We are engaging in educational efforts aimed at the general public and the media. Our first educational project was in collaboration with UNESCO, for which we wrote the educational booklet Sharing a World of Difference: The Earth’s Linguistic, Cultural, and Biological Diversity.
Currently, we are focused on the development of a school curriculum in collaboration with elementary and high school students and teachers.
Terralingua’s Voices of the Earth project supports Indigenous Peoples’ efforts to document and revitalize their oral traditions. Keeping oral traditions alive contributes to strengthening indigenous identities and helps ensure that indigenous worldviews, values, beliefs, knowledge, and practices are transmitted to the younger generations. We have partnered with two Canadian First Nations, the Saanich (W̱SÁNEĆ) People of Coastal British Columbia (BC) and the Chilcotin (Tsilhqot’in) People of the BC Interior.
We wrote down the lessons we learned from studying 45 biocultural diversity conservation projects from all over the world, and have published them in the book Biocultural Diversity Conservation: A Global Sourcebook (L. Maffi and E. Woodley, Earthscan, 2010), which make these lessons available to all those who want to learn more about these efforts and their global significance. We also created the companion portal Biocultural Diversity Conservation: A Community of Practice.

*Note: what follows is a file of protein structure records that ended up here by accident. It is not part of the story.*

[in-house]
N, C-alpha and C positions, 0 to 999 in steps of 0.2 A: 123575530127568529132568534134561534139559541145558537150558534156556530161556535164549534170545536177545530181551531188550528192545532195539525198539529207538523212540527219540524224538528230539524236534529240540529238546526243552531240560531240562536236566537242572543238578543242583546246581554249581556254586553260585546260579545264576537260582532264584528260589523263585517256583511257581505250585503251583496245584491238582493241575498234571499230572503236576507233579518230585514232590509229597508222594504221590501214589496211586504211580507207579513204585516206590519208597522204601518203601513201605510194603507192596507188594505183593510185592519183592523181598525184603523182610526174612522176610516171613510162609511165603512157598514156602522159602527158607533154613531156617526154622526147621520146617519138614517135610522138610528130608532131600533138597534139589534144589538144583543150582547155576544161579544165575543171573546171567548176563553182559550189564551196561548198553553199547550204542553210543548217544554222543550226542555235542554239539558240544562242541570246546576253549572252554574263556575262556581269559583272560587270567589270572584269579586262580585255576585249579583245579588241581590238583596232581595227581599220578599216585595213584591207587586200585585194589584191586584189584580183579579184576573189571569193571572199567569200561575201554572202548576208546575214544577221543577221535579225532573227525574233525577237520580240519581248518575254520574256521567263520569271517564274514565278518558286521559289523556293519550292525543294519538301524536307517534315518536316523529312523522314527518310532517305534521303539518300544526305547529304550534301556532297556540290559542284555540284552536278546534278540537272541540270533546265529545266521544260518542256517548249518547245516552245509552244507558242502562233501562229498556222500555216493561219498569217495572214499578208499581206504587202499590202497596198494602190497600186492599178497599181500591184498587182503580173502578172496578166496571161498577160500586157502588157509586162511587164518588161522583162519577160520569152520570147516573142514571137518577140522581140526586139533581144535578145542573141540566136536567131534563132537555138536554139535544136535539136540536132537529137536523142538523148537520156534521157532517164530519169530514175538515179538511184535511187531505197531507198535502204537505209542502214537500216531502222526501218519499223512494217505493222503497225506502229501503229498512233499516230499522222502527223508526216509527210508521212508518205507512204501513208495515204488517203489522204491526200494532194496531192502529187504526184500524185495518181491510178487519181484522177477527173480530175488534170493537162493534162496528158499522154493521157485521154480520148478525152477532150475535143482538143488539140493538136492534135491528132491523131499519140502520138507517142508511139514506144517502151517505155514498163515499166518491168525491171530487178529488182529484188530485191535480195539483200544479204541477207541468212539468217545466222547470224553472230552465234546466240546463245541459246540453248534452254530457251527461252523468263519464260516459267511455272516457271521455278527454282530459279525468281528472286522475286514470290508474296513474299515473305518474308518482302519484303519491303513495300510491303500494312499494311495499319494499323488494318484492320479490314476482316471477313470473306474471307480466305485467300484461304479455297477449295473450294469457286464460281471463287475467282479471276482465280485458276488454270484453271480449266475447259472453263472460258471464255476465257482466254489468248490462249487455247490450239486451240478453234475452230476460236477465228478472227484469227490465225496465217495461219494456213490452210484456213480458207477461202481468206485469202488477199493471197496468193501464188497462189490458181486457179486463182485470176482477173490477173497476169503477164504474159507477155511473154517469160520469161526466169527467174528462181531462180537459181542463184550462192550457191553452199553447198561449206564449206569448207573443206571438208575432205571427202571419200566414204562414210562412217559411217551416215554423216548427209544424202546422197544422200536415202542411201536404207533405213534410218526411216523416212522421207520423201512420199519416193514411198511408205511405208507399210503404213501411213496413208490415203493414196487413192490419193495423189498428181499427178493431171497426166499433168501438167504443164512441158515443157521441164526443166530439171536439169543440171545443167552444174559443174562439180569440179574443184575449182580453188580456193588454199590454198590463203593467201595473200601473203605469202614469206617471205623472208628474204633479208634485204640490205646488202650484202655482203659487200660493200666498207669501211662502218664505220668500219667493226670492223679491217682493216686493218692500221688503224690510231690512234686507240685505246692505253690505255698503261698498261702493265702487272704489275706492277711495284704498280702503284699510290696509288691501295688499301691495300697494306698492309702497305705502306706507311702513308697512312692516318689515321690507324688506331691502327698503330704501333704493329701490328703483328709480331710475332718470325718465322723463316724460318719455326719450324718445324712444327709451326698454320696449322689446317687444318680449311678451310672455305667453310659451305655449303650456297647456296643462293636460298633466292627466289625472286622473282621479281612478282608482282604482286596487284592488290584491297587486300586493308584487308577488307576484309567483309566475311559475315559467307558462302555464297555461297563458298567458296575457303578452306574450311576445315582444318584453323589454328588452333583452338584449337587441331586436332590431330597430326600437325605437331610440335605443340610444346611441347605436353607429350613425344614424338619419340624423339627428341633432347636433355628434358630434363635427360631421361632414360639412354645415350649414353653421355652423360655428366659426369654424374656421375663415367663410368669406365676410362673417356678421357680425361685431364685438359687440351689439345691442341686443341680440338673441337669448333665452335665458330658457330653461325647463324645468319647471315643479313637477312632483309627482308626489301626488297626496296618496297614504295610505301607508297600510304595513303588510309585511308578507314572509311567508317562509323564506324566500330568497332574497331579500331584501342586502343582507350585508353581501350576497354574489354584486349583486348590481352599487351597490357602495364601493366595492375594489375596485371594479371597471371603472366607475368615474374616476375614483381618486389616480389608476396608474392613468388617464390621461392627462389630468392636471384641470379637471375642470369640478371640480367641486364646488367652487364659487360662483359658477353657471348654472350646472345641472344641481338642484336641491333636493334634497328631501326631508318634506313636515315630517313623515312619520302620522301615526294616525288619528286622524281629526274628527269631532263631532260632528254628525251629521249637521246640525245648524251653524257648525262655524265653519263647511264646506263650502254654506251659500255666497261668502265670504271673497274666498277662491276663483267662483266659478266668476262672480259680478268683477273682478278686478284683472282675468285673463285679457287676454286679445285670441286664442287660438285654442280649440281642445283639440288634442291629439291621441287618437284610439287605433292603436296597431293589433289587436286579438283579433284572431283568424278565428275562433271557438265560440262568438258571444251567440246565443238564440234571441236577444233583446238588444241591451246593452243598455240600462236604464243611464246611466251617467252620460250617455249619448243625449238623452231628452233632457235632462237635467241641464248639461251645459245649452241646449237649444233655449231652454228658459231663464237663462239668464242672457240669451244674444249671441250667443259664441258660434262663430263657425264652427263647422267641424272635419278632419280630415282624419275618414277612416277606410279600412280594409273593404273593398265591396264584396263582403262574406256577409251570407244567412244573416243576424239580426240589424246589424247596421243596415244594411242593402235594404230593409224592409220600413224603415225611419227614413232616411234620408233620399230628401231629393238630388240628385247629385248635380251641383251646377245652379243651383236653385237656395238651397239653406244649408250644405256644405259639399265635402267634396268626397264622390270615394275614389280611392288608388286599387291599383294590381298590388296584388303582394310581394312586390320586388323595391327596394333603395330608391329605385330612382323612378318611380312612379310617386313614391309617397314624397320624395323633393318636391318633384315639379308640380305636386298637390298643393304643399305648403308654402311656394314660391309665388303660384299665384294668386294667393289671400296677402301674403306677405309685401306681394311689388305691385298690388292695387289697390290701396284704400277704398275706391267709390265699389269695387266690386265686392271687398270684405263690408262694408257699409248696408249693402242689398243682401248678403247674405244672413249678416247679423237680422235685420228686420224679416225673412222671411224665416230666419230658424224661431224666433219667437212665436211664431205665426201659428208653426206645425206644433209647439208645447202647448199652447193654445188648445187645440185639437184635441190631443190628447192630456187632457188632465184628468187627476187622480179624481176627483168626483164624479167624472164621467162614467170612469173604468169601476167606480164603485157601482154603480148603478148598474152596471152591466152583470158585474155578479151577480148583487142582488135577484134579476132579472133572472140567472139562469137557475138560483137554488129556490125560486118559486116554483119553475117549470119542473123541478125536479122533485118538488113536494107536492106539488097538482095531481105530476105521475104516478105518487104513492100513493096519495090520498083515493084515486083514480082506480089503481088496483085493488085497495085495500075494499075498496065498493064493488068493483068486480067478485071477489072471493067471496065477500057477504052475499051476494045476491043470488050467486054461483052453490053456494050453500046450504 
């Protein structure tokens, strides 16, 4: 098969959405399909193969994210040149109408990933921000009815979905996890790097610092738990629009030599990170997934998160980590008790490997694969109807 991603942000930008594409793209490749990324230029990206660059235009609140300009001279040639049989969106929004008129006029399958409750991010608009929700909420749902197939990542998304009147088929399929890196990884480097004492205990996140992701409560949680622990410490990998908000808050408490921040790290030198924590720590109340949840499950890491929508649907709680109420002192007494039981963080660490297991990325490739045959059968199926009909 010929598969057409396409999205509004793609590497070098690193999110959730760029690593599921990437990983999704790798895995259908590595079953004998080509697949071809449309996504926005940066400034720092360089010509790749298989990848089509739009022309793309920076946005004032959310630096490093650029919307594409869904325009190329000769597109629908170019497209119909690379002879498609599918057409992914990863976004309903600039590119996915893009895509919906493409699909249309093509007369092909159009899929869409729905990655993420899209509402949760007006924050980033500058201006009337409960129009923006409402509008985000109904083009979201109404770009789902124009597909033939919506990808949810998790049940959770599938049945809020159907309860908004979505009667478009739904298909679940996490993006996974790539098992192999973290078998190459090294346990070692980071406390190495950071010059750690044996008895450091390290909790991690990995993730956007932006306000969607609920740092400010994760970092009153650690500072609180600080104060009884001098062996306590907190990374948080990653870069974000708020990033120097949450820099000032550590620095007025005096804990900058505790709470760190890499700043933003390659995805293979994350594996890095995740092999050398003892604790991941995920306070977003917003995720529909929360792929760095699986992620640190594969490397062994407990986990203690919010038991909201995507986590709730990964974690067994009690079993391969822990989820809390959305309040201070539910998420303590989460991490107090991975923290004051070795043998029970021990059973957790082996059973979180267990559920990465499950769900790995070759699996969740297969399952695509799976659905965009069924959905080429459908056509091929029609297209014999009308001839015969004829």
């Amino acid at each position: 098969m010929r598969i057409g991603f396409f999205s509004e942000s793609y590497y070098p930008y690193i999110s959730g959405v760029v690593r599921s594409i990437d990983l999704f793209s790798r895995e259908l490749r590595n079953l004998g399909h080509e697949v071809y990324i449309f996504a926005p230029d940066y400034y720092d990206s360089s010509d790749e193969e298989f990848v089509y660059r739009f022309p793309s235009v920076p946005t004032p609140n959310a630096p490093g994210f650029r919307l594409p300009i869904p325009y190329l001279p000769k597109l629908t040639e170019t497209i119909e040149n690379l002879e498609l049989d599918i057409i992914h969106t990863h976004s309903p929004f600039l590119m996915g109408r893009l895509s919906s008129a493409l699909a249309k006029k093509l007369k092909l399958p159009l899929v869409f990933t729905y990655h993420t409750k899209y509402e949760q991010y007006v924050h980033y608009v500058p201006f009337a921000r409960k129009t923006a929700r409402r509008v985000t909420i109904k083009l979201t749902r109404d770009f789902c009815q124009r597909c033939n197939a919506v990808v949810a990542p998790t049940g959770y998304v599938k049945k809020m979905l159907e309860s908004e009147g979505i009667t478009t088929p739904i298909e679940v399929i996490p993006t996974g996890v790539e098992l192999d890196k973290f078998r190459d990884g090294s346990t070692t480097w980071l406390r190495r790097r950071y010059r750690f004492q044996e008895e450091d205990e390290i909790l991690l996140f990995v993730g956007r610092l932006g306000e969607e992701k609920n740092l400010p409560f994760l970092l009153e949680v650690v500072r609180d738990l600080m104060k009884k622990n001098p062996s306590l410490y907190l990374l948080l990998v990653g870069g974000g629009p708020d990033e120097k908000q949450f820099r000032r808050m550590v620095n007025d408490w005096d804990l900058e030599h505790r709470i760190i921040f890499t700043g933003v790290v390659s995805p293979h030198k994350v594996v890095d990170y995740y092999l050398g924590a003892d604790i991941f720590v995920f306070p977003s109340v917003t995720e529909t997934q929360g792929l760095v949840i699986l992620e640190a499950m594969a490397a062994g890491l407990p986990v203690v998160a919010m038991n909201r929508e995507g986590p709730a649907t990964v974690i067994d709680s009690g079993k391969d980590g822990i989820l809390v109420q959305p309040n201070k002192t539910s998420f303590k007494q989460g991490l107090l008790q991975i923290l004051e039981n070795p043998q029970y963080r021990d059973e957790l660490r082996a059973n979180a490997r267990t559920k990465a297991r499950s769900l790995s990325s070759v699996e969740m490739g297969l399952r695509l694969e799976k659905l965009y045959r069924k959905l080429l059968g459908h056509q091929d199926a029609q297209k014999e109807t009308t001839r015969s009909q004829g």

We have fostered the development of policies that recognize the vital importance of the diversity of life in nature and culture, and promoting action to implement that recognition at international and national levels. Terralingua had a significant presence at the International Union for the Conservation of Nature (IUCN) 4th World Conservation Congress, held in Barcelona in October 2008, We co-sponsored three resolutions: “Integrating Culture and Cultural Diversity into IUCN’s Policy and Programme”; “IUCN Adoption of Declaration on the Rights of Indigenous Peoples”; and “Recognition and Conservation of Sacred Natural Sites in Protected Areas”, all of which were adopted by the IUCN Members’ Assembly.
How do we know what is happening with global biocultural diversity, and particularly with the world’s languages and stores of traditional environmental knowledge (TEK)? How do the trends in persistence or loss of languages and TEK compare with the trends in biodiversity? To answer these critical questions, we first developed a global Index of Biocultural Diversity and then the following projects:
Index of Linguistic DiversityVitality Index of Traditional Environmental Knowledge
These tools allow for an assessment of the state of biocultural diversity at different scales, from the local to the national to the global. These tools provide critical information for biocultural-friendly policy making and conservation, and can assist local efforts at biocultural revitalization
Through our research, which we initiated through a collaboration with WWF-International and have continued through a partnership with the University of Florida, we have mapped the overlaps in the global distributions of biodiversity and cultural diversity, and have identified “core areas” of biocultural diversity: regions that are highly diverse in both nature and culture.